Rishi Sunak has announced an “overhaul” of the government’s green commitments designed to meet net zero targets the UK has made internationally, reports the BBC.

Here are the top lines:


New cars with combustion engines were due to be banned from sale by 2030. This has been pushed back to 2035. Sunak said by 2030 he expected “the vast majority” of cars sold would be electric, because they are getting cheaper, and people are buying more, but that people should make that decision themselves — not the government.


UK gas imports are expected to continue for longer as Sunak watered-down the plan to phase out the installation of gas boilers by 2035, instead aiming for only an 80% phase-out. He also said the 2026 ban on off-grid oil boilers would be delayed to 2035, with only an 80% phase-out target at that date.

He said: “We will give people far more time to make the necessary transition to heat pumps.

“We will never force anyone to rip out their existing boiler and replace it with a heat pump. You’ll only ever have to make the switch when you’re replacing your boiler anyway — and even then, not until 2035.”


Sunak also announced he would no longer require homeowners and landlords to meet energy efficiency targets. He promised not to force homeowners into what he termed “expensive insulation upgrades”.

There had been plans to fine landlords who failed to upgrade their properties to a certain level of energy efficiency, but these have now been dropped.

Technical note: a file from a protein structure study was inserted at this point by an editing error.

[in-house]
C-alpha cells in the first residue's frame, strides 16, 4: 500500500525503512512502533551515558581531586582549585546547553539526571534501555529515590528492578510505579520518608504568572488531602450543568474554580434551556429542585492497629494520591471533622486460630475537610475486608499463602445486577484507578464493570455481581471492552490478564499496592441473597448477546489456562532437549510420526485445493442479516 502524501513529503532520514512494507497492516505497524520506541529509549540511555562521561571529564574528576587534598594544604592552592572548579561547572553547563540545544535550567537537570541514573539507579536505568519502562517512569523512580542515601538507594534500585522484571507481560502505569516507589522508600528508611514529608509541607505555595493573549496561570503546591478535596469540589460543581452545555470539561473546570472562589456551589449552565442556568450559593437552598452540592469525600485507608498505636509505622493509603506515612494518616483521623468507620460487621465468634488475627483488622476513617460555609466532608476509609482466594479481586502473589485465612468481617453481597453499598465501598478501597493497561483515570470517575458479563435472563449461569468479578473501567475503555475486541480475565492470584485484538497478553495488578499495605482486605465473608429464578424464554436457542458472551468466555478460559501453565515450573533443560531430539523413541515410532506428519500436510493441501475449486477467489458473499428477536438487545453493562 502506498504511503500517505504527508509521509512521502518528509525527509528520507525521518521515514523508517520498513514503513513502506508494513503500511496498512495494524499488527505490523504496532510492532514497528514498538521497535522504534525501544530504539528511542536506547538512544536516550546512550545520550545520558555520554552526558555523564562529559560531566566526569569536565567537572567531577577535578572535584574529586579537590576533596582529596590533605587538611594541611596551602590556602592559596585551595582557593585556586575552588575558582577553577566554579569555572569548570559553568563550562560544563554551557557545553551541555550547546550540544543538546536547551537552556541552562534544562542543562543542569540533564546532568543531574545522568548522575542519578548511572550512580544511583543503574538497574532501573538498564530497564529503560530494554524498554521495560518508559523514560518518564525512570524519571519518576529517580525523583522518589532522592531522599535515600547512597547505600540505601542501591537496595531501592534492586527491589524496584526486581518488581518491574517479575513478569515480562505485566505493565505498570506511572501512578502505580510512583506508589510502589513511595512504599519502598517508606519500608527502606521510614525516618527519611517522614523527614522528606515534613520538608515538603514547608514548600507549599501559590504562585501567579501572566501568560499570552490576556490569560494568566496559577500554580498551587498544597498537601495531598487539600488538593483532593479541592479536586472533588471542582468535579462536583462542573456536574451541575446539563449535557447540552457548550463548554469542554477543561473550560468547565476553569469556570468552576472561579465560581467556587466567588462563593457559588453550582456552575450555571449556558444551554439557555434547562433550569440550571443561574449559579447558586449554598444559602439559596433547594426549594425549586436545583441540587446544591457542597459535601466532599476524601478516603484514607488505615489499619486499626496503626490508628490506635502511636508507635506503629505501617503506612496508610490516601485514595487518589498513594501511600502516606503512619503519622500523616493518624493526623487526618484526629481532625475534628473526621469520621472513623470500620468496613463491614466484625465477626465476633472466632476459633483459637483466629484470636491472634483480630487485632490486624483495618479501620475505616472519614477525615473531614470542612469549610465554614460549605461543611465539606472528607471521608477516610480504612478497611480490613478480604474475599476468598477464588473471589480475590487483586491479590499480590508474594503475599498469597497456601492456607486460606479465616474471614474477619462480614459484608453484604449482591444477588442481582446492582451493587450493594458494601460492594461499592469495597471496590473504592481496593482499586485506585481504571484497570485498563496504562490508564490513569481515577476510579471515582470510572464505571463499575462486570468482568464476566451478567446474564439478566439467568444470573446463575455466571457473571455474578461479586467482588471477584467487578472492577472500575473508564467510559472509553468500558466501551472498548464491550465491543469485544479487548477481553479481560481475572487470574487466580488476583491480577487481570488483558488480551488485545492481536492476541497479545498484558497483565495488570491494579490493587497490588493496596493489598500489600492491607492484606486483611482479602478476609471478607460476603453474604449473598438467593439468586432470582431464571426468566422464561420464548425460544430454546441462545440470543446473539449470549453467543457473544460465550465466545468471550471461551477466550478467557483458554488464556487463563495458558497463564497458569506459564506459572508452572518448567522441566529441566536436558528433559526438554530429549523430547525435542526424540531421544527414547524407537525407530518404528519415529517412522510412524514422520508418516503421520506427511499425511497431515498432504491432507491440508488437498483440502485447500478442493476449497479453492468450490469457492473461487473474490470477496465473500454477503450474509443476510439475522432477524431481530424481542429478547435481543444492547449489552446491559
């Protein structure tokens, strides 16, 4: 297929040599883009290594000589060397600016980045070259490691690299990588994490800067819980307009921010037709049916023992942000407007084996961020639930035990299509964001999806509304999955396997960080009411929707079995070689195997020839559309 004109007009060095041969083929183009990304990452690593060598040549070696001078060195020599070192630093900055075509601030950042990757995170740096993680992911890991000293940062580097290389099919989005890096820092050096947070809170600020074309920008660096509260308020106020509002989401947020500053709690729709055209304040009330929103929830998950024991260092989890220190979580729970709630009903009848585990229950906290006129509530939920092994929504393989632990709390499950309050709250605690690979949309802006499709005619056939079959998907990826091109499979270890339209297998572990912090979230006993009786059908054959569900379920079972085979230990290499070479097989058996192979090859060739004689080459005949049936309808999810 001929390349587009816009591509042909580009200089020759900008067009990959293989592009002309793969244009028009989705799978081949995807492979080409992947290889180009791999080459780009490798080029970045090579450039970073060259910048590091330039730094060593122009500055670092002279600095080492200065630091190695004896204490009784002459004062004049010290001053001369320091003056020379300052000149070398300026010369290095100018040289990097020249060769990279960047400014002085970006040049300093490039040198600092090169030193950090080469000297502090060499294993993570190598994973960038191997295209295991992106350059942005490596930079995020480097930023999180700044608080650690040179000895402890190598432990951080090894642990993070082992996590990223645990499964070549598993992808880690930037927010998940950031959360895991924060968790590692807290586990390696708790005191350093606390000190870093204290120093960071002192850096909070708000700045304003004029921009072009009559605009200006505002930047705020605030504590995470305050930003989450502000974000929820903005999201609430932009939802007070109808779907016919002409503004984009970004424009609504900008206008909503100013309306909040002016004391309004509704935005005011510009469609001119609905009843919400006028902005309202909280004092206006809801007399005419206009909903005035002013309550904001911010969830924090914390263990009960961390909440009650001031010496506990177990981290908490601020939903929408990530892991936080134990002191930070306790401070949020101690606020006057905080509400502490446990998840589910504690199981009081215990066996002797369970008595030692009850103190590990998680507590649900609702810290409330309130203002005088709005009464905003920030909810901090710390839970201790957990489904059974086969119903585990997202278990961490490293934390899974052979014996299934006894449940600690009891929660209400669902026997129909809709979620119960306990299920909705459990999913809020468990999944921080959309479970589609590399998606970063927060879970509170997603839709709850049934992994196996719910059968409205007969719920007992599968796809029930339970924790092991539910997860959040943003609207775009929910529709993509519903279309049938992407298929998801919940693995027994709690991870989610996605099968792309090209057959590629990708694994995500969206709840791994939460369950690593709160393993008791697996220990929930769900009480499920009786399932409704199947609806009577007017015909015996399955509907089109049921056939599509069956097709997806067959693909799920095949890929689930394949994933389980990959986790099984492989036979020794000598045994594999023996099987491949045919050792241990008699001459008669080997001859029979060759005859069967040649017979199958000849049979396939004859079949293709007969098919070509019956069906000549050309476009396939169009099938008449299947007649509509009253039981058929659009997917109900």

Behavior Change

Sunak is not going to tell people not to fly or to eat less meat, and he has confirmed his party will not take forward policies that would encourage more sustainable behavior, such as increasing airline taxes taxing airlines and informing the public of the carbon footprint of meat.

Sunak said: “The proposal for government to interfere in how many passengers you can have in your car — I’ve scrapped it.

“The proposal that we should force you to have seven different bins in your home — I’ve scrapped it.

“The proposal to make you change your diet and harm British farmers by taxing meat, or to create new taxes to discourage flying or going on holiday. I’ve scrapped those too.”


The Green Party slammed Sunak’s plans, calling the move a “desperate and dangerous u-turn”. While fantasists at The Guardian are losing their damn minds. And though this collective breakdown is amusing to watch–and long overdue–I remain skeptical.

Net Zero is still the end game here — that society-reshaping, wealth-distributing stratagem remains in place, its deadline has merely been extended. Western economies still uniformly agree that throttling their output is in the best interest of the survival of our species–knowing that everyday citizens will pay the price with their living standards and prosperity–all the while allowing the likes of China to storm full steam ahead: building, prospering and advancing; basically excreting as much CO2 as they see fit:

Western governments have been corrupted.

Open-eyed, change-seeking politicians are never allowed to climb the ladder.

The status quo must be maintained.

–Saying that though, I am having a hard time working out what this guy’s up to:

I can’t help but see Rishi Sunak’s Net Zero backpedaling as nothing but a dirty ploy to hold onto power. And then once reelection is achieved, once another four years are locked in, I expect the ‘climate crisis’ to deliver a conveniently-timed ‘catastrophe’. Perhaps that air-plucked 1.5C threshold will be breached, which will demand a poverty-reintroducing policy u-turn in order ‘to save the planet’.